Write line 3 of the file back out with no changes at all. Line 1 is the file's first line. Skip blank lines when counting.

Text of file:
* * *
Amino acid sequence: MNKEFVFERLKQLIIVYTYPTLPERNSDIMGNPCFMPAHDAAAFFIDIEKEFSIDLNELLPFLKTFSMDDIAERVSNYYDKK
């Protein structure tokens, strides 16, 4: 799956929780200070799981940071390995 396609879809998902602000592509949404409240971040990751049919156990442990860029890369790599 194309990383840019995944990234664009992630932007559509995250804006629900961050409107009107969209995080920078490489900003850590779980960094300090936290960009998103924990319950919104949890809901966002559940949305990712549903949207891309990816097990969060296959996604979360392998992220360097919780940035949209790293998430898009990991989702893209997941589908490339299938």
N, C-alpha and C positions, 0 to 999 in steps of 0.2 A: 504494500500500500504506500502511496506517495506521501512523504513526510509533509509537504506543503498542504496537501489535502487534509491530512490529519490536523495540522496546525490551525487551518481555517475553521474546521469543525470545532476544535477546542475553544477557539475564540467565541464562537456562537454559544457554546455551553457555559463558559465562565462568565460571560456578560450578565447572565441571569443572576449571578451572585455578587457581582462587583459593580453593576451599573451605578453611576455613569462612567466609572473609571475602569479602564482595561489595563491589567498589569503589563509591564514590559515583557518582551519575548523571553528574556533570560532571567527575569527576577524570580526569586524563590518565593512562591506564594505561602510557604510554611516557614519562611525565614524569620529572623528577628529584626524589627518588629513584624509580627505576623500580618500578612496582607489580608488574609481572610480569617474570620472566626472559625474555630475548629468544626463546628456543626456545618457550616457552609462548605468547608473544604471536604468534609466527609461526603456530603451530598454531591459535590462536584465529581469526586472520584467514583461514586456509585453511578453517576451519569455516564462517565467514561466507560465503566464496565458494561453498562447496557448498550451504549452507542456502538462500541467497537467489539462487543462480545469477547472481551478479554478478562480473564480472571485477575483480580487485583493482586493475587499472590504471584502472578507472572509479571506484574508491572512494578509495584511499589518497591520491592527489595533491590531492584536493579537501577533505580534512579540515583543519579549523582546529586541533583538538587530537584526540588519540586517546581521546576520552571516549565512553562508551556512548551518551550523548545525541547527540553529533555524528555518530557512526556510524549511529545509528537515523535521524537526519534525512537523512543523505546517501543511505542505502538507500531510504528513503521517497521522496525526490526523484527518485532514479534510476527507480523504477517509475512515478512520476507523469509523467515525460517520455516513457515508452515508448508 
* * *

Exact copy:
N, C-alpha and C positions, 0 to 999 in steps of 0.2 A: 504494500500500500504506500502511496506517495506521501512523504513526510509533509509537504506543503498542504496537501489535502487534509491530512490529519490536523495540522496546525490551525487551518481555517475553521474546521469543525470545532476544535477546542475553544477557539475564540467565541464562537456562537454559544457554546455551553457555559463558559465562565462568565460571560456578560450578565447572565441571569443572576449571578451572585455578587457581582462587583459593580453593576451599573451605578453611576455613569462612567466609572473609571475602569479602564482595561489595563491589567498589569503589563509591564514590559515583557518582551519575548523571553528574556533570560532571567527575569527576577524570580526569586524563590518565593512562591506564594505561602510557604510554611516557614519562611525565614524569620529572623528577628529584626524589627518588629513584624509580627505576623500580618500578612496582607489580608488574609481572610480569617474570620472566626472559625474555630475548629468544626463546628456543626456545618457550616457552609462548605468547608473544604471536604468534609466527609461526603456530603451530598454531591459535590462536584465529581469526586472520584467514583461514586456509585453511578453517576451519569455516564462517565467514561466507560465503566464496565458494561453498562447496557448498550451504549452507542456502538462500541467497537467489539462487543462480545469477547472481551478479554478478562480473564480472571485477575483480580487485583493482586493475587499472590504471584502472578507472572509479571506484574508491572512494578509495584511499589518497591520491592527489595533491590531492584536493579537501577533505580534512579540515583543519579549523582546529586541533583538538587530537584526540588519540586517546581521546576520552571516549565512553562508551556512548551518551550523548545525541547527540553529533555524528555518530557512526556510524549511529545509528537515523535521524537526519534525512537523512543523505546517501543511505542505502538507500531510504528513503521517497521522496525526490526523484527518485532514479534510476527507480523504477517509475512515478512520476507523469509523467515525460517520455516513457515508452515508448508 